NEW DELHI (Reuters) - The Delhi government has reduced the tax on aviation fuel to 1 percent from 25 percent for flights operating to smaller towns and cities, Deputy Chief Minister Manish Sisodia said, in a move to reduce costs for airlines flying to remote areas from the Indian capital.
The tax reduction is only for airlines operating under the federal government’s regional connectivity scheme, introduced last year to make flying more affordable, Sisodia said on Wednesday while presenting Delhi’s annual budget.
India is the world’s fastest-growing aviation market but most of the air travel is between big cities. Under the regional connectivity scheme, the government will subsidise part of the cost for airlines to operate flights to smaller towns.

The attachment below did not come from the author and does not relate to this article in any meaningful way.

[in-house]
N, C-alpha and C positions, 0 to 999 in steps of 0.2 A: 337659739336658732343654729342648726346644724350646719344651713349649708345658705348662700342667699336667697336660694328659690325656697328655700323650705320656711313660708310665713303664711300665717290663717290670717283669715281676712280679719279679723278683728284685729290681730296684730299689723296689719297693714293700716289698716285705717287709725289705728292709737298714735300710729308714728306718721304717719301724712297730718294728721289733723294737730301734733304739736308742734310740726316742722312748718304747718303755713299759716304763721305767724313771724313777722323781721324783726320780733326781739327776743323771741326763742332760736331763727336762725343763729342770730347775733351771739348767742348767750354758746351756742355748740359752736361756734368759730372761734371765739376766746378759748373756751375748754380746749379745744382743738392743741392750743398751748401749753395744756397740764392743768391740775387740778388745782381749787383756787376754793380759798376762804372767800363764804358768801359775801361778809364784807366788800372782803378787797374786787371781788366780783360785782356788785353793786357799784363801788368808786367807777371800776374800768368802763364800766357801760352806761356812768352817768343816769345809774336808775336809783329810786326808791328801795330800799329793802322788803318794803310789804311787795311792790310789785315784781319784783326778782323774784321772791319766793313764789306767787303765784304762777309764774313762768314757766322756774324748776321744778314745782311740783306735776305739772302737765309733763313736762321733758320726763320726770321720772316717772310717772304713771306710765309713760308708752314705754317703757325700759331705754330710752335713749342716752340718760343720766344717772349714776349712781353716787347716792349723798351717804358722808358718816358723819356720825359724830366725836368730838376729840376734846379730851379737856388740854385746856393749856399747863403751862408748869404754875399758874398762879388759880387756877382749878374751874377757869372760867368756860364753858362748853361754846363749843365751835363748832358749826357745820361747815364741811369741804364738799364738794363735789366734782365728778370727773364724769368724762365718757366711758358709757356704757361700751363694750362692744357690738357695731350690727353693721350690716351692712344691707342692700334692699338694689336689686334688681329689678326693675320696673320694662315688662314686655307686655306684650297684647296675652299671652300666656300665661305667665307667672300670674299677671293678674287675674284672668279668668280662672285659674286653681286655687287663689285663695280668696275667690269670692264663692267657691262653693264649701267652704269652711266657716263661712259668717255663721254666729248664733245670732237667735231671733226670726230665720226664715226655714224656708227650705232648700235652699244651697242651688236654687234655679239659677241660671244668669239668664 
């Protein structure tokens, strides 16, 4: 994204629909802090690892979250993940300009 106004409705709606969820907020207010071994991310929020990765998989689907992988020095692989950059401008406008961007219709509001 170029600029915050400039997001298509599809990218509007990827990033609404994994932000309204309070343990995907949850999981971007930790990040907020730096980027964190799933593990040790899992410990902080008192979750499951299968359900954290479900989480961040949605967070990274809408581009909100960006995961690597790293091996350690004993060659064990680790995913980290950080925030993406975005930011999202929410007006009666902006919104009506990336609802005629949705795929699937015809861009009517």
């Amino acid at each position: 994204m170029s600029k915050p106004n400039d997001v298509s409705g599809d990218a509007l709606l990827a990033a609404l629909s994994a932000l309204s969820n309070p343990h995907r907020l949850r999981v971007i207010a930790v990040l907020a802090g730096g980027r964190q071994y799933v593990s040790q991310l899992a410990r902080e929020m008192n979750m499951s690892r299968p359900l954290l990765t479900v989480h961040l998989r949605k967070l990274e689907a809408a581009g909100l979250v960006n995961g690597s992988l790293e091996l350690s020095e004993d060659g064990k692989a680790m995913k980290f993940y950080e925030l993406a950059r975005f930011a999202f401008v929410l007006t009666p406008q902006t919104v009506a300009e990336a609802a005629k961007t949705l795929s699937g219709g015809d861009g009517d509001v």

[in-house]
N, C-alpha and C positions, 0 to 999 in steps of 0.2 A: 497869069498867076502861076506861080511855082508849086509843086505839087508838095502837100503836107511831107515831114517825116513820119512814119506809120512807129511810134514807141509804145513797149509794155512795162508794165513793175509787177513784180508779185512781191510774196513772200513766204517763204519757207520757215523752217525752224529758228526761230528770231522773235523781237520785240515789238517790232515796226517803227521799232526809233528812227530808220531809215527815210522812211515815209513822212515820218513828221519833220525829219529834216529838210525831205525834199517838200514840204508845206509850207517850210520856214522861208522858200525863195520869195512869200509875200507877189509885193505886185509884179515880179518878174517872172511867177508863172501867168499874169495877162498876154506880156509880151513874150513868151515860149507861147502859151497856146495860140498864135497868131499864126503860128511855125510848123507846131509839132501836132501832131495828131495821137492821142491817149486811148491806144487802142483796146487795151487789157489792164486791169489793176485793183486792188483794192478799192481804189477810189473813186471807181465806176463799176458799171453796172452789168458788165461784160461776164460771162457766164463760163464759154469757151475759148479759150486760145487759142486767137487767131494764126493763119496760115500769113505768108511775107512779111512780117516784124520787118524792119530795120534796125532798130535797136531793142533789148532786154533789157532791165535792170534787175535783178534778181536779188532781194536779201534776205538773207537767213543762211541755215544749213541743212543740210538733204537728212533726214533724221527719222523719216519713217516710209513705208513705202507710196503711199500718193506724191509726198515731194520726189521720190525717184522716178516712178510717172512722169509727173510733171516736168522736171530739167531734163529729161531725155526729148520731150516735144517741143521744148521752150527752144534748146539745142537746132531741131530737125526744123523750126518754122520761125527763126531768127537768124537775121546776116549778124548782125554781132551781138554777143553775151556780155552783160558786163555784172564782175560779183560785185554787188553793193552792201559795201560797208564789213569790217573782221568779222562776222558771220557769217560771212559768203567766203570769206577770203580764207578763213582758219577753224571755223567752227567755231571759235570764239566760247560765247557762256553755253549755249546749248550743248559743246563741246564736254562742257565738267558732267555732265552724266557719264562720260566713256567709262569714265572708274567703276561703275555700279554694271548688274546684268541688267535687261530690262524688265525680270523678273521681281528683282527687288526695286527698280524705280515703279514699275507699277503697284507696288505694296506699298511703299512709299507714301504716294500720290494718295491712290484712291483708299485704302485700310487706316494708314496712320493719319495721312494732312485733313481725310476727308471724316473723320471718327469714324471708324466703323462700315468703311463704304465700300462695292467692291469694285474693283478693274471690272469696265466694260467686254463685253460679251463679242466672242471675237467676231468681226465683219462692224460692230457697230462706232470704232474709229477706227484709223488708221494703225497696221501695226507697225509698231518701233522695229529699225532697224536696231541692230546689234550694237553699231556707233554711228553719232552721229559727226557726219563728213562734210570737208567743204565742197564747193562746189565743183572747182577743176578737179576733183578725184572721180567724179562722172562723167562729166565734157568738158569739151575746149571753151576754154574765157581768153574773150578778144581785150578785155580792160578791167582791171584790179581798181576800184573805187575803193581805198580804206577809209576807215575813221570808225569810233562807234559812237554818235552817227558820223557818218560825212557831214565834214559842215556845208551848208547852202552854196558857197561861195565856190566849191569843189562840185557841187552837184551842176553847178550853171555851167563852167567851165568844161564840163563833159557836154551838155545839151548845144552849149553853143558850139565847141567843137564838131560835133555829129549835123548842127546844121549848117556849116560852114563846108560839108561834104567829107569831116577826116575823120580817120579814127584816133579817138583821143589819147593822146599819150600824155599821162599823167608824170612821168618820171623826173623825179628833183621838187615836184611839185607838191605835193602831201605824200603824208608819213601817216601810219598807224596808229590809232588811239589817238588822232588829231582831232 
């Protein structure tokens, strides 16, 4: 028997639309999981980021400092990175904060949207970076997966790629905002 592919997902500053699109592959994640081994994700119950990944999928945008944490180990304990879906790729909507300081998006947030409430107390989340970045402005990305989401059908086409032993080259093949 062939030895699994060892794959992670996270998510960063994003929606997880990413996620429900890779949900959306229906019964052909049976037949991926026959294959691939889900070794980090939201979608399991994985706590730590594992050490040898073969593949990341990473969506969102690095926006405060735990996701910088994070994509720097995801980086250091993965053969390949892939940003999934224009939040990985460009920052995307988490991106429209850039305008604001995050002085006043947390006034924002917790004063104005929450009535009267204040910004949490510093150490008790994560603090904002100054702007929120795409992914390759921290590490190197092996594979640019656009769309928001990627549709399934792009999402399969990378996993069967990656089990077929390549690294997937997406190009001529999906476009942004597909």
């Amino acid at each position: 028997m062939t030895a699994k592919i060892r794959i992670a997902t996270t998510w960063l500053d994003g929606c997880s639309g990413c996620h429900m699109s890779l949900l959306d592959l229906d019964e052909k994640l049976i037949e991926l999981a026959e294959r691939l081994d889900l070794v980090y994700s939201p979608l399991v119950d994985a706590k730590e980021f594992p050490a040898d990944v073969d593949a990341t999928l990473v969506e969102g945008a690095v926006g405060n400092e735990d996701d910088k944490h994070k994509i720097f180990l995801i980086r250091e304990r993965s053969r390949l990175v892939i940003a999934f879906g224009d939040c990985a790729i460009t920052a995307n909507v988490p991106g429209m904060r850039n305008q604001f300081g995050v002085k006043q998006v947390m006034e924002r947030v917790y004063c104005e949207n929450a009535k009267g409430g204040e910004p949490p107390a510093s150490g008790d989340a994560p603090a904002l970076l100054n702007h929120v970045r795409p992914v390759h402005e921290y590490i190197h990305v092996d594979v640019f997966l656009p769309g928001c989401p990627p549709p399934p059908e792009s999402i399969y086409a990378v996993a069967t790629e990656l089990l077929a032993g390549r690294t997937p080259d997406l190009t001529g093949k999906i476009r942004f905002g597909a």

Jet fuel is one of the biggest costs for airlines, especially for low-cost carriers such as IndiGo Airlines, owned by InterGlobe Aviation, SpiceJet and GoAir.
Aditya Ghosh, president of IndiGo, India’s largest carrier, requested that the tax break be extended to all air travel out of Delhi, which is the airline’s biggest base.
Airline stocks surged after the news. InterGlobe shares rose as much as 4.37 percent, SpiceJet was up as much as 8.6 percent and Jet Airways gained as much as 6.6 percent.
Reporting by Aditi Shah; Editing by Sunil Nair